Now let’s see, who’s been selling the contracts featuring free incoming phone calls, and advertising this great deal for the past 3 years? Megafon. I used to be a client of Megafon, a company that offers cheap cellular services, that other companies like BeeLine and MTS can’t afford to provide.
The answer to why this law now, in my opinion, is simple. Ludmila, wife of Vladimir, yes – Putin, is behind this cellular company. Ludmila’s role is invisible on the paper, just like Luzhkov’s wife’s involvement in Moscow construction market and entertainment parks. If other companies had to heavily invest to build their infrastructure from the very beginning, Ludmila Putina got it right – she used the resources of the former Soviet Ministry of Communications, staffing the company with former government officials.
Out of the blue, three years ago Megafon jumped into the market and created real competition for the other providers. Western-style companies reacted, and while offering better service and quality, they re-gained the market, though not as fully as they had it before the Megafon's entry. Sonet didn’t survive the Megafon invasion and fell apart, BeeLine was challenged by the Russian Tax Ministry and barely escaped the fate of YUKOS.
Russian oligarchs and politicians are used to fast and easy profits, and the people behind Megafon, mostly government officials and ‘relatives’ of Putin himself, have no tolerance for free market ideology. While BeeLine and MTS are trying to provide the best service to their clients, Russian bureaucrats feel like the income they are making is not enough. Now, try to compete with the Russian Parliament and President Putin himself in the Russian “free” market.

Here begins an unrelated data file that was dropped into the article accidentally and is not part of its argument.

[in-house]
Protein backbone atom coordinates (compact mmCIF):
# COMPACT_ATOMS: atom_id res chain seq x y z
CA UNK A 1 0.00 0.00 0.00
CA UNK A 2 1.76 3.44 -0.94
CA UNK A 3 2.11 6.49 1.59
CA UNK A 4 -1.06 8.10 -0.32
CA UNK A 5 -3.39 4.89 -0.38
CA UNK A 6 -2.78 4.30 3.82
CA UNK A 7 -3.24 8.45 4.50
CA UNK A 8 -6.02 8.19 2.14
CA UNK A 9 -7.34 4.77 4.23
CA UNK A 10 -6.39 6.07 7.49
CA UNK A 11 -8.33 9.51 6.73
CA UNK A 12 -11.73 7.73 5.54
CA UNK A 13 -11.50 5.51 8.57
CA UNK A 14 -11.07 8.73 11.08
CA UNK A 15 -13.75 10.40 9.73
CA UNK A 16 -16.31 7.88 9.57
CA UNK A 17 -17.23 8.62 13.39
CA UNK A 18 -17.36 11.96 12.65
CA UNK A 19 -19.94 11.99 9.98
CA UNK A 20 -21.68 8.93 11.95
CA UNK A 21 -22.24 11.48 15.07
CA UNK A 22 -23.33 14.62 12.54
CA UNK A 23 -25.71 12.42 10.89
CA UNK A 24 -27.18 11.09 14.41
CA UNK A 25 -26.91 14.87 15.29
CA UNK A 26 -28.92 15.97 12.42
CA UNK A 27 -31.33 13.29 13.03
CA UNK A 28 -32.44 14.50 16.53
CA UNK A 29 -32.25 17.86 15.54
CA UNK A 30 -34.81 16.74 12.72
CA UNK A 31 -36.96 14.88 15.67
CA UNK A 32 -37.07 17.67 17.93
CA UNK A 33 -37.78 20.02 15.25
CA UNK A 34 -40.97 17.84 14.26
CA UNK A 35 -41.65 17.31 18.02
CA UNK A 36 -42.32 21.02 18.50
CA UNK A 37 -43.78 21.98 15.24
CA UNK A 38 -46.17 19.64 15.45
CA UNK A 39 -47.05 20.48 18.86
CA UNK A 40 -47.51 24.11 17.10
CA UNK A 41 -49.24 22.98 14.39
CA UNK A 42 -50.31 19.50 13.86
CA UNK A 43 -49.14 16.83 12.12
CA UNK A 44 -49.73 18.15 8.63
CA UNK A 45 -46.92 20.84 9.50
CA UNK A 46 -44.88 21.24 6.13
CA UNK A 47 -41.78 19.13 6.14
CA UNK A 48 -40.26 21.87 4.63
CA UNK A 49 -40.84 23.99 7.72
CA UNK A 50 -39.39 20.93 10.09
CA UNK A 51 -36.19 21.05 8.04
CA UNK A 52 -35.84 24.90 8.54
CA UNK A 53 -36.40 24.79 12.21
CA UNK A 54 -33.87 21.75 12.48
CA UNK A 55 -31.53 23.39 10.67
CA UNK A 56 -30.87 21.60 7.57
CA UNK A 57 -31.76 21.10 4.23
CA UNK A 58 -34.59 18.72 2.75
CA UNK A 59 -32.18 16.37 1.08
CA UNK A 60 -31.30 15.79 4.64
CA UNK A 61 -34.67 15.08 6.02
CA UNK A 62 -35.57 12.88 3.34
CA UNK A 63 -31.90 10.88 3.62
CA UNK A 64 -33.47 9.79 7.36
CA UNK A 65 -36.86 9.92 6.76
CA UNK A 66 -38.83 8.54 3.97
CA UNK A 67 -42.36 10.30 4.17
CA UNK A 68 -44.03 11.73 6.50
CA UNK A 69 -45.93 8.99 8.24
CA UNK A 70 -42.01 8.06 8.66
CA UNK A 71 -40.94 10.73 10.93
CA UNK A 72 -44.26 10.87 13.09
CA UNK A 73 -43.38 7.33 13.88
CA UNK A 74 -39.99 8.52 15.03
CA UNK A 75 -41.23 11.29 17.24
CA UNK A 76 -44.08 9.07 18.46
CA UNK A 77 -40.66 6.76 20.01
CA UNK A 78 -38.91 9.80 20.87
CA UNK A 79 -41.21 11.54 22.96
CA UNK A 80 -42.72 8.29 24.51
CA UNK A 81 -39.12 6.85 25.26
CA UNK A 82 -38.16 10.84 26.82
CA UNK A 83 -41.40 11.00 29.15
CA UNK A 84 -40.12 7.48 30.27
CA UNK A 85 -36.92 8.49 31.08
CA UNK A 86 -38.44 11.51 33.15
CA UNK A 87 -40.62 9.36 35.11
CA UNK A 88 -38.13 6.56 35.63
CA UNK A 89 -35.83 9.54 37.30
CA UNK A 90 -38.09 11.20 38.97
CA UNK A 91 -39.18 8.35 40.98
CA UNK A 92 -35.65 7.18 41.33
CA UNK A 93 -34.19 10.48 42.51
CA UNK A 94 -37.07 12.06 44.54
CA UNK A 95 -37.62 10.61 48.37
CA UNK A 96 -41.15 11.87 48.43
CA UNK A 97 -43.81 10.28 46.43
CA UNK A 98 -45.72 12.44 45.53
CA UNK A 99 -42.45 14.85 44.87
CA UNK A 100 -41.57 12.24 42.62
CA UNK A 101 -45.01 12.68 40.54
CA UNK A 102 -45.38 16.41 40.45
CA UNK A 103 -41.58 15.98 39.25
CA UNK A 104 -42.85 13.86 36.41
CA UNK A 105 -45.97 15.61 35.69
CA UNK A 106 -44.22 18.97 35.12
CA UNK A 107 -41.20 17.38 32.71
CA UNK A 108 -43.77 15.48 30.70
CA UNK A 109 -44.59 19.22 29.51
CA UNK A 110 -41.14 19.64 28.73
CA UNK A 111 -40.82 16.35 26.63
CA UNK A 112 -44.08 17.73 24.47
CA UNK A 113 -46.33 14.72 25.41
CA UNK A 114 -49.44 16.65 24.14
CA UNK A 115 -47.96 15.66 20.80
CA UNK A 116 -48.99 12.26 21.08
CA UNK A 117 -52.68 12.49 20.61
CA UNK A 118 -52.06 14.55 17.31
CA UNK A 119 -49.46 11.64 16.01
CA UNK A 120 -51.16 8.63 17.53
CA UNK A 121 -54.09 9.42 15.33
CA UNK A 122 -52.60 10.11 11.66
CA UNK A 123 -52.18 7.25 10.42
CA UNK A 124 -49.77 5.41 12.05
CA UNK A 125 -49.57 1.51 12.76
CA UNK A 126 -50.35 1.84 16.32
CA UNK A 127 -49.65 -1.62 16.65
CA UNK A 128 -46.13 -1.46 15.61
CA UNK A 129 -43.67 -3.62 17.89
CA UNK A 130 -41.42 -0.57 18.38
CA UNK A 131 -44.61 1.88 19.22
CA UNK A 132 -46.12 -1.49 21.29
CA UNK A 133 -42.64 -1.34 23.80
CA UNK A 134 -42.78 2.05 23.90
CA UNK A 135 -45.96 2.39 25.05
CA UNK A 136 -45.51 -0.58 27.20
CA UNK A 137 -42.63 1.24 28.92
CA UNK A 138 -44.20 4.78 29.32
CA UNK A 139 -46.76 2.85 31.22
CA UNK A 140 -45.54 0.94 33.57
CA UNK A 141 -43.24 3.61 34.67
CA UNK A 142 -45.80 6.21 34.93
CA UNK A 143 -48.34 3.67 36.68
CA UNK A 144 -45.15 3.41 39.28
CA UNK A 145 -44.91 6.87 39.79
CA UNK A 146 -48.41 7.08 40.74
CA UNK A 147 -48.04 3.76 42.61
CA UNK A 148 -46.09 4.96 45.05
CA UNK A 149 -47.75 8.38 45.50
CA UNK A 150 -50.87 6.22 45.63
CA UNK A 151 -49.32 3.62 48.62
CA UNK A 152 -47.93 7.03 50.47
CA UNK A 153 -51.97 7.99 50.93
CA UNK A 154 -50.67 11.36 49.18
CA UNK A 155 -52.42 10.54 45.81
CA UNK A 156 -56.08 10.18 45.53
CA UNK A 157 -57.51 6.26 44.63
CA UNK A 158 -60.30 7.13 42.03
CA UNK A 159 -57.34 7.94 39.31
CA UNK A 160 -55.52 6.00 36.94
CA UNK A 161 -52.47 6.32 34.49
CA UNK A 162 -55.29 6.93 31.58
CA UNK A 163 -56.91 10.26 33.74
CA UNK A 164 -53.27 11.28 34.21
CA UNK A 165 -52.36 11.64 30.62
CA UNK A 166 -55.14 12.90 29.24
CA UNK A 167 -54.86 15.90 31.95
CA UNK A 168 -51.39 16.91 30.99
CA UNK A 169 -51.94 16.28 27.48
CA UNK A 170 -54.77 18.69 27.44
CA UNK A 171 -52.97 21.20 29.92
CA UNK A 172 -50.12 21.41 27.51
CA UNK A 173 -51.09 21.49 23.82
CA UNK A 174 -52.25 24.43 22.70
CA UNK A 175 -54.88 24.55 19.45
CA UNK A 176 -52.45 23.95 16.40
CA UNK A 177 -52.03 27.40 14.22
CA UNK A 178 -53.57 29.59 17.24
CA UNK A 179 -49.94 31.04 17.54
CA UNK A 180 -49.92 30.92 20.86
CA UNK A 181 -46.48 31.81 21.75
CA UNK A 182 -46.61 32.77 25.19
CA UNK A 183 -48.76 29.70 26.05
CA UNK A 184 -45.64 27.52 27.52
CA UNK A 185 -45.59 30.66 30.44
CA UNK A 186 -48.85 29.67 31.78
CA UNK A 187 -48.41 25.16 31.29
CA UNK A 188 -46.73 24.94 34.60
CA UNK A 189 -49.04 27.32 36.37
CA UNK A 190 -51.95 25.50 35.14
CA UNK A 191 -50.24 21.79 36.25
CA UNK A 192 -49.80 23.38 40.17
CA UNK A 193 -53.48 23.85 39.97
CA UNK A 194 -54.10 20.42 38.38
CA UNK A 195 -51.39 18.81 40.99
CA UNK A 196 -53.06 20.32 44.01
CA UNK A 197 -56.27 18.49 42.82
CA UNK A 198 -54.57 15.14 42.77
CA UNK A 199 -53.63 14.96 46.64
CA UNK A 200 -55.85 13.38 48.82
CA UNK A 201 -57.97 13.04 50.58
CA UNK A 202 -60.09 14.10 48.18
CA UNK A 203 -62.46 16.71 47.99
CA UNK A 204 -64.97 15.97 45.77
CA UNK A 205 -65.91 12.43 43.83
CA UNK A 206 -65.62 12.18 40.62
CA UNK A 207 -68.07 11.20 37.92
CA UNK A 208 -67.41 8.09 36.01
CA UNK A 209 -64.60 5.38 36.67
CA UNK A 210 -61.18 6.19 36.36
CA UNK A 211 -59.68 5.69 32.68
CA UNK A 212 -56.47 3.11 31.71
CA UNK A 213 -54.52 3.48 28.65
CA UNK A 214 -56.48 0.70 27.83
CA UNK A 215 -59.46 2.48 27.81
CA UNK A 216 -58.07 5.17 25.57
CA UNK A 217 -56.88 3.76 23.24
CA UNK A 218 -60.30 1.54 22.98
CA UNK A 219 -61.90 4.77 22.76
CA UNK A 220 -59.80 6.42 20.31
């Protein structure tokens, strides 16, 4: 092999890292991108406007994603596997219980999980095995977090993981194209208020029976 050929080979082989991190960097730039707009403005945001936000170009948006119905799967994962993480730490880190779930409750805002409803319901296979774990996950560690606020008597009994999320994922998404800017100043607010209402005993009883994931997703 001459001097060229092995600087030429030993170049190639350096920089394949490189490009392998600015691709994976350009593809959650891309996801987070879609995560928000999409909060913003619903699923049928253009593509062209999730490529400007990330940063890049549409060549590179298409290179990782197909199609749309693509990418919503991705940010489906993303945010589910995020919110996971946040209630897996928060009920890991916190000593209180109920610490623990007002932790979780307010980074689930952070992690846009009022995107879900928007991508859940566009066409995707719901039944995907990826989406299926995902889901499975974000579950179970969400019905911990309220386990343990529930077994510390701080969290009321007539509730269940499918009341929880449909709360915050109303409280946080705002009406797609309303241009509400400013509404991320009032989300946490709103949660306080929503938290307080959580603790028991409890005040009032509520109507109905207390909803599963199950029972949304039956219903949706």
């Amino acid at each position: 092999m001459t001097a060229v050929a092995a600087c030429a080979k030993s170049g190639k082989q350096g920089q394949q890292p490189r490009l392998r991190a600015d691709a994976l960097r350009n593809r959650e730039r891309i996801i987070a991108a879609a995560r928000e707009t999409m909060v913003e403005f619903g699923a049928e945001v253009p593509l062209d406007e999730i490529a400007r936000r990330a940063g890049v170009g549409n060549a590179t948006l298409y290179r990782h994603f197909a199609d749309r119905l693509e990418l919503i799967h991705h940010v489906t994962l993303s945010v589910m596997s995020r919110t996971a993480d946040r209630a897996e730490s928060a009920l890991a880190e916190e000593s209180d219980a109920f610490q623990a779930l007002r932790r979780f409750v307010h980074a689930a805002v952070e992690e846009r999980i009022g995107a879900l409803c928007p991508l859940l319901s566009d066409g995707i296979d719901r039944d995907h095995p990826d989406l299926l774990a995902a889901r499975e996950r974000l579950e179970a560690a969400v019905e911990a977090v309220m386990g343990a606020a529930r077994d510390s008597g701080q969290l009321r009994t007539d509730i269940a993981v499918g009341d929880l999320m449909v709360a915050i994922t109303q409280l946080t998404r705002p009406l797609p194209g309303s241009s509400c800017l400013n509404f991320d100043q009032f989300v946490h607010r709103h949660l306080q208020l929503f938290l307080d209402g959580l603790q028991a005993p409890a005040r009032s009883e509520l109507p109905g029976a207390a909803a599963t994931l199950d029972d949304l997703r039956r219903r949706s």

Estonian Prime-Minister Andrus Ansip is backing a bill drafted by the Estonian opposition, which commemorates Estonian Nazi collaborators of the 20th SS Division as “freedom fighters” and heroes. This apparently puts the Prime Minister and the Estonian opposition in disagreement with the judgement of both the USSR and the western Allies, who in 1945 declared the SS a war criminal organization for purposes of de-Nazification, and banned all SS men from holding any office or responsibility in the postwar occupation.
In the last few months, Baltic States have really been pushing this agenda of Russian guilt from Soviet times. However, no one clearly understands what needs to be done about the evil deeds of the Soviet Union, since the USSR was made up of all the former states of the Union, including the Baltic States; and contemporary Russians have no relation whatsoever to Lenin and Stalin.
Is it a public relations campaign to get Western financing and more attention to the region in general? Or may be this agenda is a smart way to create tensions and refuse to pay debts owed to Russia for its oil and gas, which previously was pumped into the region for "free". No one knows the real answer (besides Andrus Ansip of course), but to me, as a Russian whose family lost 12 men in World War II, all this is very insulting and looks like pandering to fascism and hatred.
Russia Blog has written before about the Chechen War, and quoted Chechen terrorists, to give you a better understanding of what Russia is facing in its southern states. Here's part of a great article today posted on Tech Central Station:
Kavkaz-Center website, harbored and nourished by the European Union, aims to "bring to the world community the truthful information about the war, war crimes, the facts of genocide of the whole nation by the invading state and the position of the defending side -- the Chechen Mujahideen".
Continue reading "The Truth About the Chechen Jihad" »